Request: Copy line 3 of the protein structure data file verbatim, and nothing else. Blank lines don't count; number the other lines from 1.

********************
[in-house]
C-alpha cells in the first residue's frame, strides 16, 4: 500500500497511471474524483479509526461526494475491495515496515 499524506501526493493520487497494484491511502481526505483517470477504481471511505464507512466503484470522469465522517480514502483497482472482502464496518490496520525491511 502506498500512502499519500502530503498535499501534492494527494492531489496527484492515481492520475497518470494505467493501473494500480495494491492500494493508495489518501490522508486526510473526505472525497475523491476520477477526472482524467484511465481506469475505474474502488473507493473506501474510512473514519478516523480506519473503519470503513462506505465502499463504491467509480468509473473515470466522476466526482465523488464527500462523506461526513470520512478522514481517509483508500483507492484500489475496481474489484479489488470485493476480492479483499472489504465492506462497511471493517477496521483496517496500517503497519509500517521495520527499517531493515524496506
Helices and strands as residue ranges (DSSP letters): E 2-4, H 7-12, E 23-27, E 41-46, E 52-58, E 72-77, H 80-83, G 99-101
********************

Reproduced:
Helices and strands as residue ranges (DSSP letters): E 2-4, H 7-12, E 23-27, E 41-46, E 52-58, E 72-77, H 80-83, G 99-101